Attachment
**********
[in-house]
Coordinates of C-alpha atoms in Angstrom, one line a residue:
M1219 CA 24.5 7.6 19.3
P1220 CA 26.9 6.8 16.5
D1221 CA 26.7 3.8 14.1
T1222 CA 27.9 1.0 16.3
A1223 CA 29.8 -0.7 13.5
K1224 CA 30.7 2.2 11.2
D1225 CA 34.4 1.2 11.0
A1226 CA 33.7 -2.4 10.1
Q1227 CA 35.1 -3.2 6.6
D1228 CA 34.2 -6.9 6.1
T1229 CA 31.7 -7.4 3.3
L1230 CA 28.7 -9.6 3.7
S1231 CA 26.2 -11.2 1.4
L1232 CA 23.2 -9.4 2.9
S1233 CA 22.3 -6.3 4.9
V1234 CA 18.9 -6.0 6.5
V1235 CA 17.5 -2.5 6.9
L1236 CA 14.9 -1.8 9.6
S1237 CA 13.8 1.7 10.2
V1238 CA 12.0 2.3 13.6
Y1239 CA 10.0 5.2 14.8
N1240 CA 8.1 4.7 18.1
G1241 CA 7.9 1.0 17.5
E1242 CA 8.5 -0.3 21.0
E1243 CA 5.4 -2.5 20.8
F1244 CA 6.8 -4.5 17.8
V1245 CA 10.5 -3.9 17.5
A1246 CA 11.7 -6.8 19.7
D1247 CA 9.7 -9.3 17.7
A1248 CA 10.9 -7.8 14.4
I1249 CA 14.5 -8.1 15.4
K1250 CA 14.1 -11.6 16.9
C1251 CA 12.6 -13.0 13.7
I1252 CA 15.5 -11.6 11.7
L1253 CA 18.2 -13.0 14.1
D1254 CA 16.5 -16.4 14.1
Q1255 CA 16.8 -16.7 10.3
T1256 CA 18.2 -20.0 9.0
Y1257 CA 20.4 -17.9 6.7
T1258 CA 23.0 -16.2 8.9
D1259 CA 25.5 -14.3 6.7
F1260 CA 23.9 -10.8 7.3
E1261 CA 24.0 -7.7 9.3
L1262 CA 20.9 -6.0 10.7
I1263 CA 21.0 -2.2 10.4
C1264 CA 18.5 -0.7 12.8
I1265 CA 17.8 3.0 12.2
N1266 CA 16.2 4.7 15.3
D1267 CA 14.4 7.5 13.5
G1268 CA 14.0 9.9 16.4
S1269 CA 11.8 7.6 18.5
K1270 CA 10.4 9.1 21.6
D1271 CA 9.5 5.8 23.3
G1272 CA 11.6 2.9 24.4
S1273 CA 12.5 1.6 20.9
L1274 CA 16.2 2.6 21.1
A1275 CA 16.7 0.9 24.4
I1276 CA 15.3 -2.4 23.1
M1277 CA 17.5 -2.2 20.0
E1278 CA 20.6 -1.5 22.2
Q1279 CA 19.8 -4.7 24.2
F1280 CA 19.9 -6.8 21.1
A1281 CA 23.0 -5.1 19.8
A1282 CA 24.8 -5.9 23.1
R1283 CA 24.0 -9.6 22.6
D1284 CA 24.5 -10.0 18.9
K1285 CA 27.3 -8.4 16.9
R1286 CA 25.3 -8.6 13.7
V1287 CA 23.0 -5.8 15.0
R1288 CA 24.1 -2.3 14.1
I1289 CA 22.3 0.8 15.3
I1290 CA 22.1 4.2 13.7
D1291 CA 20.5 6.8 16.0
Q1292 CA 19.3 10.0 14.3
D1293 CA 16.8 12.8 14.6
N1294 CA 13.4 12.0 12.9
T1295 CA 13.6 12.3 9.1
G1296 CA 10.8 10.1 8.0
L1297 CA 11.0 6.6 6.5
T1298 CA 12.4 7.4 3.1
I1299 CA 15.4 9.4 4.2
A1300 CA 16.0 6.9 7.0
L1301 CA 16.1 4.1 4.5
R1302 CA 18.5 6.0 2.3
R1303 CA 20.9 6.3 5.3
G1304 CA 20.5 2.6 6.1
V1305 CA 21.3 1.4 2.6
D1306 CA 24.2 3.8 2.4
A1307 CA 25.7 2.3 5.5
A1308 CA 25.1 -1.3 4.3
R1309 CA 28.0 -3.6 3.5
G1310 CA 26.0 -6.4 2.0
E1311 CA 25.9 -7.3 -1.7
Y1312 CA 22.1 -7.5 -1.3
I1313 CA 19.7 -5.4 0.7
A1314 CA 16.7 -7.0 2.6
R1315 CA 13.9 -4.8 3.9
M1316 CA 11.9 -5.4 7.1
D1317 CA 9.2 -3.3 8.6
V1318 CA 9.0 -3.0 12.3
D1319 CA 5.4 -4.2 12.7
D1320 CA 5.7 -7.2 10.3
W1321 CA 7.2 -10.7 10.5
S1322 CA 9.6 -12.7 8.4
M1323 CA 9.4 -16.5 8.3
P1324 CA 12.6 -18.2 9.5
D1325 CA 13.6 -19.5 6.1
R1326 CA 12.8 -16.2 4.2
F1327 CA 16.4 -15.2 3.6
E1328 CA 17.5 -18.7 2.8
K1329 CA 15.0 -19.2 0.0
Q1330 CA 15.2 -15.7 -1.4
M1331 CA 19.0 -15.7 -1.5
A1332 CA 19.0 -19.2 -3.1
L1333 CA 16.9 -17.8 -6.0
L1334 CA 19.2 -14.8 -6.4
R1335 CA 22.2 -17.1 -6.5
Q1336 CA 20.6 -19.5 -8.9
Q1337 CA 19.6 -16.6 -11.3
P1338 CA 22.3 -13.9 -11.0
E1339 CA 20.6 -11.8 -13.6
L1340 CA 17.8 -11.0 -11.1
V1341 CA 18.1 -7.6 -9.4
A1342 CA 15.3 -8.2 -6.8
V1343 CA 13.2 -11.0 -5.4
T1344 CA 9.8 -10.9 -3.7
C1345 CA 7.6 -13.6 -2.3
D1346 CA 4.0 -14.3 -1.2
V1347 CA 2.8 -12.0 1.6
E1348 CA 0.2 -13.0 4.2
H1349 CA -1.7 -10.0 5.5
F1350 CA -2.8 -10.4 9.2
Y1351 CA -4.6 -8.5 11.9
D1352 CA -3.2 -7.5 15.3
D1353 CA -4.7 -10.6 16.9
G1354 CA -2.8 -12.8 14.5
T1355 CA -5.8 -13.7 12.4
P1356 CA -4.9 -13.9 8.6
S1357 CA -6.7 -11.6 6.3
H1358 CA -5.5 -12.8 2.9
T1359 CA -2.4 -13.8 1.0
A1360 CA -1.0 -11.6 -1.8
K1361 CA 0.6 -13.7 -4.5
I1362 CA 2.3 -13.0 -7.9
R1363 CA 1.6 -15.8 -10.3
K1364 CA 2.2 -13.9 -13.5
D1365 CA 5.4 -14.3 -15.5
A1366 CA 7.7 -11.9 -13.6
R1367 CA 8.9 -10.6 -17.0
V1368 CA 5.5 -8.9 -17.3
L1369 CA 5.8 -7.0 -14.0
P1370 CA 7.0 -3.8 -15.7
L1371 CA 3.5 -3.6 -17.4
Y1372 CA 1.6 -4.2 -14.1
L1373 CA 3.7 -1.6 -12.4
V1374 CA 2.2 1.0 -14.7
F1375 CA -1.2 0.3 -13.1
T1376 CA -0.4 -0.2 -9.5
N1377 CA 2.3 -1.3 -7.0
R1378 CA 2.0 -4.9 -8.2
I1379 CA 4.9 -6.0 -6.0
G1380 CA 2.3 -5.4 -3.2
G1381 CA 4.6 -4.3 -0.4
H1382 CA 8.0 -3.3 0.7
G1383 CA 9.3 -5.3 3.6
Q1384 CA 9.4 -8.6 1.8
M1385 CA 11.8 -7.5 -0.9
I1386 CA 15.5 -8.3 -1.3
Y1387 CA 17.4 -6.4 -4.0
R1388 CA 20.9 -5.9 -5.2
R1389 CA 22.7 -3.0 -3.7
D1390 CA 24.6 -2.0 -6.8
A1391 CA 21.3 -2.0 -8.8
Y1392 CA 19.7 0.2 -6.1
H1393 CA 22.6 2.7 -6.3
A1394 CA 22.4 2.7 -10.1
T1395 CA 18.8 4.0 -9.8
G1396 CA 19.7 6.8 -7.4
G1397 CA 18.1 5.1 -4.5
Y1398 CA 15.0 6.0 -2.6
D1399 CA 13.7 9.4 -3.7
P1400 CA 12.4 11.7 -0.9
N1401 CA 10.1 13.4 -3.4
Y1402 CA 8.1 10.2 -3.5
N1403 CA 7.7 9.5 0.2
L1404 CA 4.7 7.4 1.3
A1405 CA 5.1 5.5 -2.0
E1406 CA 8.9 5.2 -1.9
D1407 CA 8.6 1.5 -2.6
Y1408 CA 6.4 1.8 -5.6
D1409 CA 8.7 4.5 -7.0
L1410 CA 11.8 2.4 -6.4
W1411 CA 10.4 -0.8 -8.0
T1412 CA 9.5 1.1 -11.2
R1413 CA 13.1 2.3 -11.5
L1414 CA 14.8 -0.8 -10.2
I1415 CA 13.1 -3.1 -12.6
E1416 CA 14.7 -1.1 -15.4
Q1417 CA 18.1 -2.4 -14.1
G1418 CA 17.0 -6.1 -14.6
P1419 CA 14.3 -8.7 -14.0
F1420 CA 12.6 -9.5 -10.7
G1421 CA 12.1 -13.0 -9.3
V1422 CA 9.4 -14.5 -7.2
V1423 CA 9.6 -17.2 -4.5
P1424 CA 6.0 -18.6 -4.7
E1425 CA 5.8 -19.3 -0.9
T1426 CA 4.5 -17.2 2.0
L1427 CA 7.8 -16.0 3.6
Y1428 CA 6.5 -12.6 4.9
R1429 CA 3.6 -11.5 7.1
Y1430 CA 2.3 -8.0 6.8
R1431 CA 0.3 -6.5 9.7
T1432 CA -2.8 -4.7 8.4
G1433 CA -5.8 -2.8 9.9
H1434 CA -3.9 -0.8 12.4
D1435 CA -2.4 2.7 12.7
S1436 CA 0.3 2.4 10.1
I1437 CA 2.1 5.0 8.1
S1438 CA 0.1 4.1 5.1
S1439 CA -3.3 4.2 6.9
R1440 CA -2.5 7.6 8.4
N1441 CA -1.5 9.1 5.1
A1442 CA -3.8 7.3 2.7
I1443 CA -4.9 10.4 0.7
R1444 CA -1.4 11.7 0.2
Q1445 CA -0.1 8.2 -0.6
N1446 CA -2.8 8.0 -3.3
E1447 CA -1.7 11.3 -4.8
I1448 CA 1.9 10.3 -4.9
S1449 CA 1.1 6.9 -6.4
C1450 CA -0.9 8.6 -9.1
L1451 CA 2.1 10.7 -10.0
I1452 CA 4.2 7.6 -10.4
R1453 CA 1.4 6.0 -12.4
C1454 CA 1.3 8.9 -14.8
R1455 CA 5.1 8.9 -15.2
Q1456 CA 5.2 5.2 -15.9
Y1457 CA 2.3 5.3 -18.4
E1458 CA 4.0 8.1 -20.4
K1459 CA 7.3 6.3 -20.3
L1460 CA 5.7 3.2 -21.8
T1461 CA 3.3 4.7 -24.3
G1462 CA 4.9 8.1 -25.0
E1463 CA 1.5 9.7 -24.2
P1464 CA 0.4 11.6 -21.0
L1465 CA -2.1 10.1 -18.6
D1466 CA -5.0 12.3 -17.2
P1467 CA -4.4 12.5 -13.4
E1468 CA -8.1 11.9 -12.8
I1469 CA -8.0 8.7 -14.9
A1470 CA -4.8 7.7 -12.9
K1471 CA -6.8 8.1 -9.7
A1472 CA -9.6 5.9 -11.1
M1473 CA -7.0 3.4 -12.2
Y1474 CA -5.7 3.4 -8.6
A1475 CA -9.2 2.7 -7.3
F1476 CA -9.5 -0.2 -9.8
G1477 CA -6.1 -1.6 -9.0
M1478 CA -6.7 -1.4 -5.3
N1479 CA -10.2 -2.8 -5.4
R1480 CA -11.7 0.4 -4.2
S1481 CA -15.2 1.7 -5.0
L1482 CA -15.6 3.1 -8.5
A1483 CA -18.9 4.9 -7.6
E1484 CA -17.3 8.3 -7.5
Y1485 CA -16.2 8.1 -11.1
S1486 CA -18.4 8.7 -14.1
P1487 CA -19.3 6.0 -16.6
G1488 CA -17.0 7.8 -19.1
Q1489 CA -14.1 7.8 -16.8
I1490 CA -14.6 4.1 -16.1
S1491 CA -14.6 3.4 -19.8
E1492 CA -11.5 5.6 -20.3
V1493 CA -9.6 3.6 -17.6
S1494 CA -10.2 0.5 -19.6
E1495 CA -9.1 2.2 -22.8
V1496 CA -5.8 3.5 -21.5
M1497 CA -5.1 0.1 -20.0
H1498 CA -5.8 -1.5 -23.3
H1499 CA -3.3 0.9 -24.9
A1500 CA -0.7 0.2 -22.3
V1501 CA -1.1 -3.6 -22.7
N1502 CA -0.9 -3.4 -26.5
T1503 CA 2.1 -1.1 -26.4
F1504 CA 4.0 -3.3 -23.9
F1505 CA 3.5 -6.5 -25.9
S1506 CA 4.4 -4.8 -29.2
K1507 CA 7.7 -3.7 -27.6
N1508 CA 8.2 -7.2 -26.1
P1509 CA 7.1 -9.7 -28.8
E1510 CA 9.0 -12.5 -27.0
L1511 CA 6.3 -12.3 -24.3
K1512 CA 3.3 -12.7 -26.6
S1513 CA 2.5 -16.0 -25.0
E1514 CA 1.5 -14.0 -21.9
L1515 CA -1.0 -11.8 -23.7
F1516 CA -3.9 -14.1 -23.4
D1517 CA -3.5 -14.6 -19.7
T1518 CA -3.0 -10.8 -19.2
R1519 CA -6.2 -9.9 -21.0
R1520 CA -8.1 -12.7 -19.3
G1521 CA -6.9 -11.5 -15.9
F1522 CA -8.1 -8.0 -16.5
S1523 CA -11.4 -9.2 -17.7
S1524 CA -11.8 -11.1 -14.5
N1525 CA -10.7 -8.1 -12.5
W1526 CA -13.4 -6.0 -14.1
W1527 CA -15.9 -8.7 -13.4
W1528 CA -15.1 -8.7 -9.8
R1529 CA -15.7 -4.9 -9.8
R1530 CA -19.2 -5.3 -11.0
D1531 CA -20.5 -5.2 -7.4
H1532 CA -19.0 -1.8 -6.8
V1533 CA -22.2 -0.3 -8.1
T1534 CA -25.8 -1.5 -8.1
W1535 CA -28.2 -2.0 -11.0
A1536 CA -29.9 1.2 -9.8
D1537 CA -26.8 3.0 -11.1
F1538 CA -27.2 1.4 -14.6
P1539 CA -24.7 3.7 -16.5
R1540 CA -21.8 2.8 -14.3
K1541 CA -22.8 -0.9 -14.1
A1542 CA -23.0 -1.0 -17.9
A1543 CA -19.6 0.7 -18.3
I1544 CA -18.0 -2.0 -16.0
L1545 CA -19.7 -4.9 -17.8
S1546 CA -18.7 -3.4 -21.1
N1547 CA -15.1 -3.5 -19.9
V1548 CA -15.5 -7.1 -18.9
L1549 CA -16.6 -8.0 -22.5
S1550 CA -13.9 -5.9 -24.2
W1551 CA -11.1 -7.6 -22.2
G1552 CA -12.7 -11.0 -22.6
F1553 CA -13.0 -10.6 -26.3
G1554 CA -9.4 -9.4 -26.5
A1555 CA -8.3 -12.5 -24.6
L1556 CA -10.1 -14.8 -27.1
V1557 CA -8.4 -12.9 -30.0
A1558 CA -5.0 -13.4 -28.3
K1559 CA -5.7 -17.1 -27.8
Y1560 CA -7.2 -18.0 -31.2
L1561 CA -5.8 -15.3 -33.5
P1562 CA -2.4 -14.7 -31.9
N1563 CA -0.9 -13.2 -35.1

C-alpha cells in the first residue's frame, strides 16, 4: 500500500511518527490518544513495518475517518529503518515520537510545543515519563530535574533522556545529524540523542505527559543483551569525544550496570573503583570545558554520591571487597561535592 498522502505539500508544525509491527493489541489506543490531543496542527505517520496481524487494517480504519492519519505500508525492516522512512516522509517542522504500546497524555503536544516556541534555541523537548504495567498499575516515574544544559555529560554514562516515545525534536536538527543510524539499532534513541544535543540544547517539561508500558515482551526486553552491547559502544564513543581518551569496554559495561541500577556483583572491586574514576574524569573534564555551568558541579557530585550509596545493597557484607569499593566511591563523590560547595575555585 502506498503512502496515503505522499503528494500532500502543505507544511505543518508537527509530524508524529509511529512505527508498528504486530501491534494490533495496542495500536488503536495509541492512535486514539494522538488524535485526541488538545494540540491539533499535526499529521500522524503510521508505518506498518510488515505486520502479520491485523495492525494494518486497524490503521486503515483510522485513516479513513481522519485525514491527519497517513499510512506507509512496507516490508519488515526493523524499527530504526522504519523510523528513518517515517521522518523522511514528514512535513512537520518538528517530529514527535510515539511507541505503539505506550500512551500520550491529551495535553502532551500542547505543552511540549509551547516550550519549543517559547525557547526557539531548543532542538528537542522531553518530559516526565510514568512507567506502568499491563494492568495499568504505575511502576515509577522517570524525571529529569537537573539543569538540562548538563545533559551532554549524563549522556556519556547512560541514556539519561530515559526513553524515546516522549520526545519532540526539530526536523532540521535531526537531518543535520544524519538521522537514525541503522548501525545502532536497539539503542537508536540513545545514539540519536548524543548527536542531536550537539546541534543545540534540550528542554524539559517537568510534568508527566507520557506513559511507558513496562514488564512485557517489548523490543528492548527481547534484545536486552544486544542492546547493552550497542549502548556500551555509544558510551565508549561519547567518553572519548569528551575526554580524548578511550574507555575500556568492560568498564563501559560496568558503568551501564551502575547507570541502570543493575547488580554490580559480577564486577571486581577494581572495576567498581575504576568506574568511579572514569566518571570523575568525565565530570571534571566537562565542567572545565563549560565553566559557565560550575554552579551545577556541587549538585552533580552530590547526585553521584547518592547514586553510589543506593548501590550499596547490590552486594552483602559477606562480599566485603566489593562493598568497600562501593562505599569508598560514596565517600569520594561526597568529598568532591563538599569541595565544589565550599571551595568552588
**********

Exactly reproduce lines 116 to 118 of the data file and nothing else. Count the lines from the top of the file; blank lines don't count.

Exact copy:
A1332 CA 19.0 -19.2 -3.1
L1333 CA 16.9 -17.8 -6.0
L1334 CA 19.2 -14.8 -6.4